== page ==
For 18 months, Mark Shintaffer oversaw the renovation of a large historical building along the riverwalk in downtown Mount Vernon. It was a project filled with the kind of ups and downs that come with trying to turn a 100-year-old building into something modern and state-of-the-art.
Shintaffer’s end goal was to turn the rundown building, which used to house the Lyric Theater, into a destination brewery and restaurant. By mid-March of this year he was finished and ready to fling open the doors.
Then the pandemic hit.
The weekend that District Brewing was set to open in late March, the Governor was preparing to issue his Stay Home, Stay Safe order. Shintaffer never got to truly open the brewery. Instead, like many breweries and restaurants, District had to pivot quickly. They began selling pizzas and crowler and growler fills to go. So far the response has been promising.
“We continue to blow through kegs, so the consumer has responded very well,” said Shintaffer.
For weeks now customers have been lining up in front of the brewery along the riverwalk, waiting their turn to order pizza and beer. Inside the building, the beautiful brew tanks serve as the backdrop to a large dining room, with a second floor of customer seating overhead.
Until this week, the beer on tap has been outsourced. But Monday Shintaffer finally posted a District Brewing original: First Strike, a West Coast IPA. Three days later, Tropical Vacation, a hazy IPA, was added to the menu.
Along with helping him make connections in the craft beer world that has already led to collaborations with Iron Horse Brewing and Bale Breaker, brewing at a big player like Elysian taught Kochendorfer a lot about the beer-making process.
“(I learned) that details make the difference between a mediocre beer and a great beer, and to always question the accepted wisdom if you ever want to make progress,” Kochendorfer said.
As for the beer at District, Kochendorfer plans to focus on hop-forward beers. But that doesn’t mean he’ll be looking to just fit his beers into a pre-defined style or flavor profile and start pumping our cookie-cutter IPAs.
“I plan to make a wide variety of hop forward beers in a range of different alcohol content and in varying degrees of haze or clarity,” said Kochendorfer. “There will be names and descriptions to guide you through them of course, but as brewers, and drinkers, we are blessed these days with an amazingly wide variety of hops that continues to grow every year and I intend to play with as many of them as possible to bring people uniquely refreshing hoppy experiences.”
District will have 20 beers on tap, most of them being their own beer.
When looking for a brewer to head up his operation, Shintaffer wanted someone with experience in a professional setting and knowledge of how to make beers consistent and reliable. He believes that’s what he’s got in Kochendorfer.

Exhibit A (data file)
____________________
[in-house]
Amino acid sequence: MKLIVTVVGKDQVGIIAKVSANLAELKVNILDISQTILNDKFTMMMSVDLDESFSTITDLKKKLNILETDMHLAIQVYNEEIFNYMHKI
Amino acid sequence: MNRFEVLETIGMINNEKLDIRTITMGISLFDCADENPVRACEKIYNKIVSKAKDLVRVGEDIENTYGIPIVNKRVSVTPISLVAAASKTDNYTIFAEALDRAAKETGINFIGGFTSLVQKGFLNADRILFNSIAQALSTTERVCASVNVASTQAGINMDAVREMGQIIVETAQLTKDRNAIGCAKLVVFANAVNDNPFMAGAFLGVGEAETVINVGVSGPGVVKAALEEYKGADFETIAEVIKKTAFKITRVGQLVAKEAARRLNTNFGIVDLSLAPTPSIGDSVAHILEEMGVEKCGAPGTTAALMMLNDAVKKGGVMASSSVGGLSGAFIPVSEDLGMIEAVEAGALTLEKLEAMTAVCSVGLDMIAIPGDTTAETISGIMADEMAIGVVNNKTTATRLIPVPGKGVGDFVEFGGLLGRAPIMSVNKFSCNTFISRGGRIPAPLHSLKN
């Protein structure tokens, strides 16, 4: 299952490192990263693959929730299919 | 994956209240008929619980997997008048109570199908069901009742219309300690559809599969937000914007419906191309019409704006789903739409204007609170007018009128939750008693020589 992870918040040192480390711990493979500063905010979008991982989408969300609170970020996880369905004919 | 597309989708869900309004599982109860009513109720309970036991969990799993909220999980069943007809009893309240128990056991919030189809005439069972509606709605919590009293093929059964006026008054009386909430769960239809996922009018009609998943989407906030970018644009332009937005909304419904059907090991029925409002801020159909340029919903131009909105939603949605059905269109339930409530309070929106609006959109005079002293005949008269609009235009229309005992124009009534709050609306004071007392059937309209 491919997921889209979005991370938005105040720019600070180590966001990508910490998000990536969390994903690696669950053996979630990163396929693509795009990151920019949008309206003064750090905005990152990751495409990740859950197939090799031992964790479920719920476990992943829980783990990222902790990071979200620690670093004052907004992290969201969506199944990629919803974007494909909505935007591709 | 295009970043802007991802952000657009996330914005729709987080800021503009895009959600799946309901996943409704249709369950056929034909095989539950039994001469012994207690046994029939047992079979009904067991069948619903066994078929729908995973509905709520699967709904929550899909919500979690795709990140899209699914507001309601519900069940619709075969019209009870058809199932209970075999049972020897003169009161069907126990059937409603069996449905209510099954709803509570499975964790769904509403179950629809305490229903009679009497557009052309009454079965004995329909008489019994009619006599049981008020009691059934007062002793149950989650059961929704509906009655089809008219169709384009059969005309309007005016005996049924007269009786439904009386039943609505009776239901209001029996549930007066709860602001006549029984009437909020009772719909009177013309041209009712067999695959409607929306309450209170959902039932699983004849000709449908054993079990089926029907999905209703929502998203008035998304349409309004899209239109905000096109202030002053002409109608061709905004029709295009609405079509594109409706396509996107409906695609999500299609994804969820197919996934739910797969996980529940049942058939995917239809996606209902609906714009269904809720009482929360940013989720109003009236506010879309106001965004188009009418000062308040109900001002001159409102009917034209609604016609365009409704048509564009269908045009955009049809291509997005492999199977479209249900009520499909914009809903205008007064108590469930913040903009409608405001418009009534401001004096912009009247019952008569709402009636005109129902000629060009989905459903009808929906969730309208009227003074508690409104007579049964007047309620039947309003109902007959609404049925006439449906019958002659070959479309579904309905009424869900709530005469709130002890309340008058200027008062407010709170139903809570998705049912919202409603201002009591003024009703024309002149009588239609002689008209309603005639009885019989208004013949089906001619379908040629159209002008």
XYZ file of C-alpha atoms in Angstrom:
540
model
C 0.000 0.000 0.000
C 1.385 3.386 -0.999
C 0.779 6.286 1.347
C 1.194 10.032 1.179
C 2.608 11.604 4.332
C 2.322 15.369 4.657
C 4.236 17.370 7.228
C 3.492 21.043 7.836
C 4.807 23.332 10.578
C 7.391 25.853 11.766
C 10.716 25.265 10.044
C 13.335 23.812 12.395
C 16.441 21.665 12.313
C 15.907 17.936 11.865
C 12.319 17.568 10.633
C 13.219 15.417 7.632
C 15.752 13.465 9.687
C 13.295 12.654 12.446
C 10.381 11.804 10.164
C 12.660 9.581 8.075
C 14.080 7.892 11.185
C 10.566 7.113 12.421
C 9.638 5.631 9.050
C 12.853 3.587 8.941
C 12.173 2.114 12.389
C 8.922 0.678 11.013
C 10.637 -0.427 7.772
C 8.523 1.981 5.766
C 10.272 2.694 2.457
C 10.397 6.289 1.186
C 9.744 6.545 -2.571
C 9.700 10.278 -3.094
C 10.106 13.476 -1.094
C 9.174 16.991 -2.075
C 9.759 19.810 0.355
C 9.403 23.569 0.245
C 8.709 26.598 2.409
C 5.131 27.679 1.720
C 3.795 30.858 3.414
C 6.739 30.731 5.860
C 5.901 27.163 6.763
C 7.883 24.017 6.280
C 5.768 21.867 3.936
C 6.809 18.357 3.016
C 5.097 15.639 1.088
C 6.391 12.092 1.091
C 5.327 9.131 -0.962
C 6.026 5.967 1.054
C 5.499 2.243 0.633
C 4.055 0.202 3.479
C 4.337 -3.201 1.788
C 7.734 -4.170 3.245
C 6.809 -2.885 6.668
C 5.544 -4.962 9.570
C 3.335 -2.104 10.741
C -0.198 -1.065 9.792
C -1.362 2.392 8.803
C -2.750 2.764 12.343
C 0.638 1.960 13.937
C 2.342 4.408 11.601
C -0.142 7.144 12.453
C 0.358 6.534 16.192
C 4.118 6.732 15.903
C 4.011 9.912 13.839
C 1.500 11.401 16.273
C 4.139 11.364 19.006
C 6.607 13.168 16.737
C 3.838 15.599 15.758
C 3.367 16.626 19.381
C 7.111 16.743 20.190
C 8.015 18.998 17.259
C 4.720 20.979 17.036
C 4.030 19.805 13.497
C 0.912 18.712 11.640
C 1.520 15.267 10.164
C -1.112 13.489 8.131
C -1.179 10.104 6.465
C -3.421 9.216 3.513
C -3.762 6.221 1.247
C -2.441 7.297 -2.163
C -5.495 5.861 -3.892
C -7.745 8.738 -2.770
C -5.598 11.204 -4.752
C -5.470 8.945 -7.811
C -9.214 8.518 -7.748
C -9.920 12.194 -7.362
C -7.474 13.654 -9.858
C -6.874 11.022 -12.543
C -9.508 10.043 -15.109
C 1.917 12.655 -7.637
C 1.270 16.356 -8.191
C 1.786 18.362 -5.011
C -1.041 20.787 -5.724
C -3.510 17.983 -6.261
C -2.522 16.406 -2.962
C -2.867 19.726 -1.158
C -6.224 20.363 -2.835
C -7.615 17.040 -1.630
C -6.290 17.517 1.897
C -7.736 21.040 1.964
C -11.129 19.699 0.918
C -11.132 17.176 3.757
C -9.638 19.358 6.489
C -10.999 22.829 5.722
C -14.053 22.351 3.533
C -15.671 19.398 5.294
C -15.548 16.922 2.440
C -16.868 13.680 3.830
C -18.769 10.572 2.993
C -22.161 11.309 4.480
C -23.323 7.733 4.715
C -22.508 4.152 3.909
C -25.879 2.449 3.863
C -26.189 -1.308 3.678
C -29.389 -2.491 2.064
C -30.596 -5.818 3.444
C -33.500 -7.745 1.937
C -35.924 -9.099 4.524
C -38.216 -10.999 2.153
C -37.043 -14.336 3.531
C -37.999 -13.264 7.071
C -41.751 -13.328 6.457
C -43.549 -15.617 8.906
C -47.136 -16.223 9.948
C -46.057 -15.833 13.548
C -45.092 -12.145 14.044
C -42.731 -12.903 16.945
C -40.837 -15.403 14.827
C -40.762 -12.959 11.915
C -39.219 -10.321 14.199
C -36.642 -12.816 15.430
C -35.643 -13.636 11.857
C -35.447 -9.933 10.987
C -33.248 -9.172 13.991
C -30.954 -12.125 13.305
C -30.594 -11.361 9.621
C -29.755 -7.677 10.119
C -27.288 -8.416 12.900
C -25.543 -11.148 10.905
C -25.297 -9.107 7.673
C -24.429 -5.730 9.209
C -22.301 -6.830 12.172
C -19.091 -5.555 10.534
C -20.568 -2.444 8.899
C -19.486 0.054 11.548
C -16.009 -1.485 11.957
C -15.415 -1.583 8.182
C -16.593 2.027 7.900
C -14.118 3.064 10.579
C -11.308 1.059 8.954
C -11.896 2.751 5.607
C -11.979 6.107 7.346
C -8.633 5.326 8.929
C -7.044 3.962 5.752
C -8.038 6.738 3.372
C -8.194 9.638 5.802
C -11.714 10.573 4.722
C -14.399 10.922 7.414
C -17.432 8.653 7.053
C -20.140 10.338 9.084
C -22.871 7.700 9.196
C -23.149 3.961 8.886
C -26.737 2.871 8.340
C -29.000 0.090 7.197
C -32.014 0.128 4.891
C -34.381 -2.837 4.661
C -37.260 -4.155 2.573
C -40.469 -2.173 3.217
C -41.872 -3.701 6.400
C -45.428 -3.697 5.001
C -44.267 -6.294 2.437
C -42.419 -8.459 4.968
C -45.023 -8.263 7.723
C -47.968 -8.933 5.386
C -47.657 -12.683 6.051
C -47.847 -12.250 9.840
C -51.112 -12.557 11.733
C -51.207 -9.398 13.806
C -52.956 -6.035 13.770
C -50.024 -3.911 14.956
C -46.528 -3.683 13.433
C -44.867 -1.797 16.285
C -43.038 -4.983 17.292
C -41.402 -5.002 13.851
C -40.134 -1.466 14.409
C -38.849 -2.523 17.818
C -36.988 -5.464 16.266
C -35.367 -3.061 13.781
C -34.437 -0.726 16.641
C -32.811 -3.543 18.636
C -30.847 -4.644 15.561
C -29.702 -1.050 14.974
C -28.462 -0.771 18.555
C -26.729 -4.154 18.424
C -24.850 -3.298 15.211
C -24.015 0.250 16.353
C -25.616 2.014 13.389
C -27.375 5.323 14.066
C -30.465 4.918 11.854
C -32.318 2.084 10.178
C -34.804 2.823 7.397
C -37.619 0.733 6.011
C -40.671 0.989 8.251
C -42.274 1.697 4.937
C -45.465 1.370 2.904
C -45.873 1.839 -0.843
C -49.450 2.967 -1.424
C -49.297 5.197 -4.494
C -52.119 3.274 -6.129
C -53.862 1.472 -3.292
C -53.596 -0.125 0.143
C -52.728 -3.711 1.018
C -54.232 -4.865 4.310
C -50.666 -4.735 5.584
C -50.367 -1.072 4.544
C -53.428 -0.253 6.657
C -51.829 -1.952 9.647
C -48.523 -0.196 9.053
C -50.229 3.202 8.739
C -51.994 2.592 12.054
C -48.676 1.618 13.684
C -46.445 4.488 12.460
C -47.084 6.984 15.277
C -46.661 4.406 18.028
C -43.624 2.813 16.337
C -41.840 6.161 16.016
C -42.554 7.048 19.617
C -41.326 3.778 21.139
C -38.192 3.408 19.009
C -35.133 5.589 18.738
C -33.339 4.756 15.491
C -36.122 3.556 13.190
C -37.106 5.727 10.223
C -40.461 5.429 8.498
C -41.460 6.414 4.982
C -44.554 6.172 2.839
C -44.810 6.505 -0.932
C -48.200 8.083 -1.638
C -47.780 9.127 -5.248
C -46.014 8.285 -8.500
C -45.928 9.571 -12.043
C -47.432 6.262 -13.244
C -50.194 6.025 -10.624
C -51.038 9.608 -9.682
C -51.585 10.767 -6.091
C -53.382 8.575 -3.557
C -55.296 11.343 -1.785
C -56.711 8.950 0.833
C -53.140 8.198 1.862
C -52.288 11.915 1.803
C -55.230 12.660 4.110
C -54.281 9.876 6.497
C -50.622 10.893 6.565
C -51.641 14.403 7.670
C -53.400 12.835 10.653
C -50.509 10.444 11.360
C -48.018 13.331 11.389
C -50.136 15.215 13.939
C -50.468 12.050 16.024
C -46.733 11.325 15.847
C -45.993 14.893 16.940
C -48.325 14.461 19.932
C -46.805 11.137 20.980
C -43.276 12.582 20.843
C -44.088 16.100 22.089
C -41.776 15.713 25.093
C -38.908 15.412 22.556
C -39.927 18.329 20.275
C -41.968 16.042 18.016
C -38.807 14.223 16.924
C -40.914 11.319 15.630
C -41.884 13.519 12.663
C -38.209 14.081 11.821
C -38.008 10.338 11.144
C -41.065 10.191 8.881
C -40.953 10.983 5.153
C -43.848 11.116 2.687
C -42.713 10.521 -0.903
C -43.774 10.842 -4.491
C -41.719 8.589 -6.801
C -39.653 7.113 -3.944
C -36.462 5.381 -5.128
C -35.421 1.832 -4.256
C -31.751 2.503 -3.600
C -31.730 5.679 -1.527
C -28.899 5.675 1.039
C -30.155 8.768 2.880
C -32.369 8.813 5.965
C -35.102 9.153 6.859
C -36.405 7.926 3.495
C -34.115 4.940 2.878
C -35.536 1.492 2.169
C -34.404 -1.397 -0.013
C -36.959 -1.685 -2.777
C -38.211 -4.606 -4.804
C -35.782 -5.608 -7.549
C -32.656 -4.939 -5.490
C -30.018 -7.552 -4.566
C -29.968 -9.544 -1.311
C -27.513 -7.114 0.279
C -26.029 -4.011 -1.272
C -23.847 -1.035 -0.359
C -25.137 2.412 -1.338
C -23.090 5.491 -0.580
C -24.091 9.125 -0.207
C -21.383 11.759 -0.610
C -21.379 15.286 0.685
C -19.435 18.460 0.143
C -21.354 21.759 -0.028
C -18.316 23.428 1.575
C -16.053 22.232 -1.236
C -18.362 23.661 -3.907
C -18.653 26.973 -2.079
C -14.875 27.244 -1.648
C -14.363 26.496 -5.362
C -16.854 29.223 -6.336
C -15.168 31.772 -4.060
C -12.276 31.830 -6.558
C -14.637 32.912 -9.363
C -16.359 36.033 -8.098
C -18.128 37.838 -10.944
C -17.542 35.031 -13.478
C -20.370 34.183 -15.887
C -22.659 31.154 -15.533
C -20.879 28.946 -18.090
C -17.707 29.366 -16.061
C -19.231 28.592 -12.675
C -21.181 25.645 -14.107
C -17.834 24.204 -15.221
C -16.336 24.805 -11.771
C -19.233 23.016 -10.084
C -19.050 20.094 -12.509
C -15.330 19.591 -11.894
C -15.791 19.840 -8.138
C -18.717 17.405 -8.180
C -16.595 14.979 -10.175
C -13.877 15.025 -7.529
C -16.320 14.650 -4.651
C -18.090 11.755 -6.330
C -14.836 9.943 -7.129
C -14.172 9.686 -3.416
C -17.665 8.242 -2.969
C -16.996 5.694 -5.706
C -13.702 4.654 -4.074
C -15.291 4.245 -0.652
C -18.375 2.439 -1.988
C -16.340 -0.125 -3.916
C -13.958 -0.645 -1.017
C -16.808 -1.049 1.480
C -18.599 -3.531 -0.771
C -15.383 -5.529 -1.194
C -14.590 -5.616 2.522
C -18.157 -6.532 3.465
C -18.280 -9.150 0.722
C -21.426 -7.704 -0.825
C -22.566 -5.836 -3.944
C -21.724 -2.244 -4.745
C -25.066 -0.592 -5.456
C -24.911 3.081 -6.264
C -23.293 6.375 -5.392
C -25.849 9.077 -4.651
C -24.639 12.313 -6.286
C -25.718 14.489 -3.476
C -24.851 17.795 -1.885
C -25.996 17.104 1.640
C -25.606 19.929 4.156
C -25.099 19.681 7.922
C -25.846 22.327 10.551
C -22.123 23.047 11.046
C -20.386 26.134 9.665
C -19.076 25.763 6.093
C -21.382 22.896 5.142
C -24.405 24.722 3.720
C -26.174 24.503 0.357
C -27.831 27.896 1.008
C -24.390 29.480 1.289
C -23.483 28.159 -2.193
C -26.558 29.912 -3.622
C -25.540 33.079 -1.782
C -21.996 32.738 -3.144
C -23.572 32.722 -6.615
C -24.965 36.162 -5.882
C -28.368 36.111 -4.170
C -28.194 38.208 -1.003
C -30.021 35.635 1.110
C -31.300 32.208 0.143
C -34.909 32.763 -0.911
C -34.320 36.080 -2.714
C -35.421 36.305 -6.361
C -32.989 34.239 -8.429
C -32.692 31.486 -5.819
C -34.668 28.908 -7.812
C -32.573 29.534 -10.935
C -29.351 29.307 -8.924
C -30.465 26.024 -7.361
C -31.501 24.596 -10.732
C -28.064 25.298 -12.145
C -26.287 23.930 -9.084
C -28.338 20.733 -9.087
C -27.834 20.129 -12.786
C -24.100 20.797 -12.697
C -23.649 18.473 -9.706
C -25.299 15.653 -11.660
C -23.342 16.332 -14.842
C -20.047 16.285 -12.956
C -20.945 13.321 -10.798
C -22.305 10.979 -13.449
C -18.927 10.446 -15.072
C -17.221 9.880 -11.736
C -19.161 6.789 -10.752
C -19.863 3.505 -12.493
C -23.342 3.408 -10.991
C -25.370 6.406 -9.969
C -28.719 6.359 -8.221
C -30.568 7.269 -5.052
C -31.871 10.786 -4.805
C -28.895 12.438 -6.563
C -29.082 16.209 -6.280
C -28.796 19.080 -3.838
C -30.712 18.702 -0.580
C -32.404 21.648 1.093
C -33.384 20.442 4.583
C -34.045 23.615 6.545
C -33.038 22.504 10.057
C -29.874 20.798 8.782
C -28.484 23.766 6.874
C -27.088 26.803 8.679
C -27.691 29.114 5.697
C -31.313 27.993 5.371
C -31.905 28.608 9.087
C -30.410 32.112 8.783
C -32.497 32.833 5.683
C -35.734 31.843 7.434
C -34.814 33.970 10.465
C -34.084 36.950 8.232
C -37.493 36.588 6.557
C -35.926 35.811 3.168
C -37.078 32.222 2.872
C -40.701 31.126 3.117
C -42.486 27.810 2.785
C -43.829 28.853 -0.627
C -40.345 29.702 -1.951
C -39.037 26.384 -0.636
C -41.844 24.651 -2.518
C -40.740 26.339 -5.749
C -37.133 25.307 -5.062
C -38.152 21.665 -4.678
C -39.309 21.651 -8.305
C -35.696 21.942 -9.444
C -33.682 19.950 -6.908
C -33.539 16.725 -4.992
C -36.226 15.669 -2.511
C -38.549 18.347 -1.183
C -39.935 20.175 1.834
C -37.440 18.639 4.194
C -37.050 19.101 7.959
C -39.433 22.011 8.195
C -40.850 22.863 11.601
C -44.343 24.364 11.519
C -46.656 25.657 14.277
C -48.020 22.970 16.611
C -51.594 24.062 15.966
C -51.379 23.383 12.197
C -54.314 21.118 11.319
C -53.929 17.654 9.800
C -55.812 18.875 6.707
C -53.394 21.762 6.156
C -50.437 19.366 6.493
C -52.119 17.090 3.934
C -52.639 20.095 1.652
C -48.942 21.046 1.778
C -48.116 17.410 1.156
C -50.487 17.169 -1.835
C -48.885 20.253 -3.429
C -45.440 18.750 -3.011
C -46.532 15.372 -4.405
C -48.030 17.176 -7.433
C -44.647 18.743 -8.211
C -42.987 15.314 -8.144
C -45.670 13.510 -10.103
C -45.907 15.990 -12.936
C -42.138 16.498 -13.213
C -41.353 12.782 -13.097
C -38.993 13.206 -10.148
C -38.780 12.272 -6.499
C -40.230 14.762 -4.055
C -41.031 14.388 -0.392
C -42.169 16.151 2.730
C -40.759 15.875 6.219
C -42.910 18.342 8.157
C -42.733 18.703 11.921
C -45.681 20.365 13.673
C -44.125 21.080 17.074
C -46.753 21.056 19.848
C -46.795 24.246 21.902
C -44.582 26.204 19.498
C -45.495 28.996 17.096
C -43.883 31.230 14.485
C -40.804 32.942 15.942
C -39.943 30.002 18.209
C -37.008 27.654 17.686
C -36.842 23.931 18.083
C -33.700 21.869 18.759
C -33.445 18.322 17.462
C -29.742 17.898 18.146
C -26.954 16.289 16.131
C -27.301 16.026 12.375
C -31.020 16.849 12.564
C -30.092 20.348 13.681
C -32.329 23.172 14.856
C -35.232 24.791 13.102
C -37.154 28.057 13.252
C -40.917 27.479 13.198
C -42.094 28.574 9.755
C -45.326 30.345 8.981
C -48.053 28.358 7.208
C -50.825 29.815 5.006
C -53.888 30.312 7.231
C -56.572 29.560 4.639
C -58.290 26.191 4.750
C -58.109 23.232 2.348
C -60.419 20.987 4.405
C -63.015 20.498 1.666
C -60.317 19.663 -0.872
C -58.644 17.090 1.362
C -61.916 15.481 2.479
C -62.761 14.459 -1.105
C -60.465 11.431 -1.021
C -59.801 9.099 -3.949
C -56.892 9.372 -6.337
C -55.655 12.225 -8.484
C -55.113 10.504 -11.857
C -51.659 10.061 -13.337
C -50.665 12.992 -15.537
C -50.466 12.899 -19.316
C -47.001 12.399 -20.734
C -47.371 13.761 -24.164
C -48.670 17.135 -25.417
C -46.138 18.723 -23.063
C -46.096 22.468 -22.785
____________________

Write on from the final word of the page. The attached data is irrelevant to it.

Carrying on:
“When John’s brewing he’s brewing to the gram,” Shintaffer said. “He’s a scientist. It’s all math for him. He’s dialing in each recipe so it’s exactly the same every time. We want our customers t to be able to depend on that.”
For Shintaffer, beer is just part of the experience he hopes patrons enjoy when District can finally open to foot traffic. With the restaurant focusing mostly on pizza and the theme and decor around movies (paying tribute to the building’s past as a theater), Shintaffer wanted to create a place where everybody felt welcome.
“The concept is really neighborhood brewery; that ‘third place’ feeling,” Shintaffer said. “We want people to bring the wife, the kids, your neighbor. It’s going to be a fun environment.”
The vision Shintaffer has in his head was put there by Pinthouse Pizza, a small chain of pizza and beer spots he visited in Austin, Texas. Like what District will eventually do, Pinthouse has customers order their pizza and beer at the counter and then sit down and eventually bus their own tables.
“It’s new to our area,” Shintaffer said, “but I believe that if you build it they will come.”
Shintaffer comes from a long line of beverage people. His family started Sound Beverages, a beer and beverage distributor in Whatcom County, 70 years ago. In recent years, Shintaffer decided it was time to try opening his own brewery.
“I’ve enjoyed the business, but I needed to find something of my own,” Shintaffer said.
For now, he’ll have to wait a little longer until that vision is fully realized.
First Strike IPA
| KEY INGREDIENTS Mosaic, El Dorado, Centennial, and Pahto hops
| ABV 6.1% | IBU 67
Tropical Vacation Hazy IPA
| ABV 8.3% | IBU 71
Pizza and beer to go in Skagit Valley
| Photography courtesy of Aaron Swaney and District Brewing.